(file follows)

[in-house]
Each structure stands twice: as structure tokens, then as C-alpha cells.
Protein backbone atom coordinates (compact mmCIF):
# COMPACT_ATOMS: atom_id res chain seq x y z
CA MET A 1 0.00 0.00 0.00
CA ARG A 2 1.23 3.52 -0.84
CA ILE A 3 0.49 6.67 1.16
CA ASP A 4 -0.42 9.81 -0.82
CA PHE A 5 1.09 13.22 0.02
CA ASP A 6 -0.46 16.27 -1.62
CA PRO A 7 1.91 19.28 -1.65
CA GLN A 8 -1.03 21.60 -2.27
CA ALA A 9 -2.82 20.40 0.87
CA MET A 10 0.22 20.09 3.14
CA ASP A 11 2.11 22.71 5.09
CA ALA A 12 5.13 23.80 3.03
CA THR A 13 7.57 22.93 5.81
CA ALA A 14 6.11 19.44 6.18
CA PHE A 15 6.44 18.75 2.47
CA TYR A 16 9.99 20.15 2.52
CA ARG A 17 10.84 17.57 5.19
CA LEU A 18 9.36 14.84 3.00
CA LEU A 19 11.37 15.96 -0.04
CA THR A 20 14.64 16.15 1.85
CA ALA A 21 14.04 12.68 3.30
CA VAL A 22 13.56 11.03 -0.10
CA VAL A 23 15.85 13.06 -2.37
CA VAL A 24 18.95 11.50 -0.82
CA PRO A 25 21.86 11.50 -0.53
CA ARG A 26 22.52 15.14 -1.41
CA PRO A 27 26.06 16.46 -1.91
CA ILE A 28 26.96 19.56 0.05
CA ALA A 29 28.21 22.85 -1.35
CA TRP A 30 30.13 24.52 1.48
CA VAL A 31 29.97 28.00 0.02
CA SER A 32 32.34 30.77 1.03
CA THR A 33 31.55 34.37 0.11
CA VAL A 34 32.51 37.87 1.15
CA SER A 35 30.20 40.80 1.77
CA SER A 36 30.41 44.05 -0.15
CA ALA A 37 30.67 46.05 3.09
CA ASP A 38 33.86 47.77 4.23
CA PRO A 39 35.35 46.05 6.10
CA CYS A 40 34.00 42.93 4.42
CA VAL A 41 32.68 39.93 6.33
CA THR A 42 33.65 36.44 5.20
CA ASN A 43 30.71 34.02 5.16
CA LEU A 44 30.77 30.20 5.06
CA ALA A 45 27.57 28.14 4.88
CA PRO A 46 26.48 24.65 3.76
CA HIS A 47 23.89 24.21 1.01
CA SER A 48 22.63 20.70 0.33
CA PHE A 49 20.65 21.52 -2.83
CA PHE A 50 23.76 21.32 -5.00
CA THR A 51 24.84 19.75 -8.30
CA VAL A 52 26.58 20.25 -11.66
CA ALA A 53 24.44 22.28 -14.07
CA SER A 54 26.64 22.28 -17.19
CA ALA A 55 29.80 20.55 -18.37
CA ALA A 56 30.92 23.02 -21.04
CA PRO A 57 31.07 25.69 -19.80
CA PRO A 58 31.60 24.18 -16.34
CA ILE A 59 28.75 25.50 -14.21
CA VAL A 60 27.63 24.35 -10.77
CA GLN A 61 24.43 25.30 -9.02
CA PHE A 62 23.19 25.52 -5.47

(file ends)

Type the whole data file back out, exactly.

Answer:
[in-house]
Each structure stands twice: as structure tokens, then as C-alpha cells.
Protein backbone atom coordinates (compact mmCIF):
# COMPACT_ATOMS: atom_id res chain seq x y z
CA MET A 1 0.00 0.00 0.00
CA ARG A 2 1.23 3.52 -0.84
CA ILE A 3 0.49 6.67 1.16
CA ASP A 4 -0.42 9.81 -0.82
CA PHE A 5 1.09 13.22 0.02
CA ASP A 6 -0.46 16.27 -1.62
CA PRO A 7 1.91 19.28 -1.65
CA GLN A 8 -1.03 21.60 -2.27
CA ALA A 9 -2.82 20.40 0.87
CA MET A 10 0.22 20.09 3.14
CA ASP A 11 2.11 22.71 5.09
CA ALA A 12 5.13 23.80 3.03
CA THR A 13 7.57 22.93 5.81
CA ALA A 14 6.11 19.44 6.18
CA PHE A 15 6.44 18.75 2.47
CA TYR A 16 9.99 20.15 2.52
CA ARG A 17 10.84 17.57 5.19
CA LEU A 18 9.36 14.84 3.00
CA LEU A 19 11.37 15.96 -0.04
CA THR A 20 14.64 16.15 1.85
CA ALA A 21 14.04 12.68 3.30
CA VAL A 22 13.56 11.03 -0.10
CA VAL A 23 15.85 13.06 -2.37
CA VAL A 24 18.95 11.50 -0.82
CA PRO A 25 21.86 11.50 -0.53
CA ARG A 26 22.52 15.14 -1.41
CA PRO A 27 26.06 16.46 -1.91
CA ILE A 28 26.96 19.56 0.05
CA ALA A 29 28.21 22.85 -1.35
CA TRP A 30 30.13 24.52 1.48
CA VAL A 31 29.97 28.00 0.02
CA SER A 32 32.34 30.77 1.03
CA THR A 33 31.55 34.37 0.11
CA VAL A 34 32.51 37.87 1.15
CA SER A 35 30.20 40.80 1.77
CA SER A 36 30.41 44.05 -0.15
CA ALA A 37 30.67 46.05 3.09
CA ASP A 38 33.86 47.77 4.23
CA PRO A 39 35.35 46.05 6.10
CA CYS A 40 34.00 42.93 4.42
CA VAL A 41 32.68 39.93 6.33
CA THR A 42 33.65 36.44 5.20
CA ASN A 43 30.71 34.02 5.16
CA LEU A 44 30.77 30.20 5.06
CA ALA A 45 27.57 28.14 4.88
CA PRO A 46 26.48 24.65 3.76
CA HIS A 47 23.89 24.21 1.01
CA SER A 48 22.63 20.70 0.33
CA PHE A 49 20.65 21.52 -2.83
CA PHE A 50 23.76 21.32 -5.00
CA THR A 51 24.84 19.75 -8.30
CA VAL A 52 26.58 20.25 -11.66
CA ALA A 53 24.44 22.28 -14.07
CA SER A 54 26.64 22.28 -17.19
CA ALA A 55 29.80 20.55 -18.37
CA ALA A 56 30.92 23.02 -21.04
CA PRO A 57 31.07 25.69 -19.80
CA PRO A 58 31.60 24.18 -16.34
CA ILE A 59 28.75 25.50 -14.21
CA VAL A 60 27.63 24.35 -10.77
CA GLN A 61 24.43 25.30 -9.02
CA PHE A 62 23.19 25.52 -5.47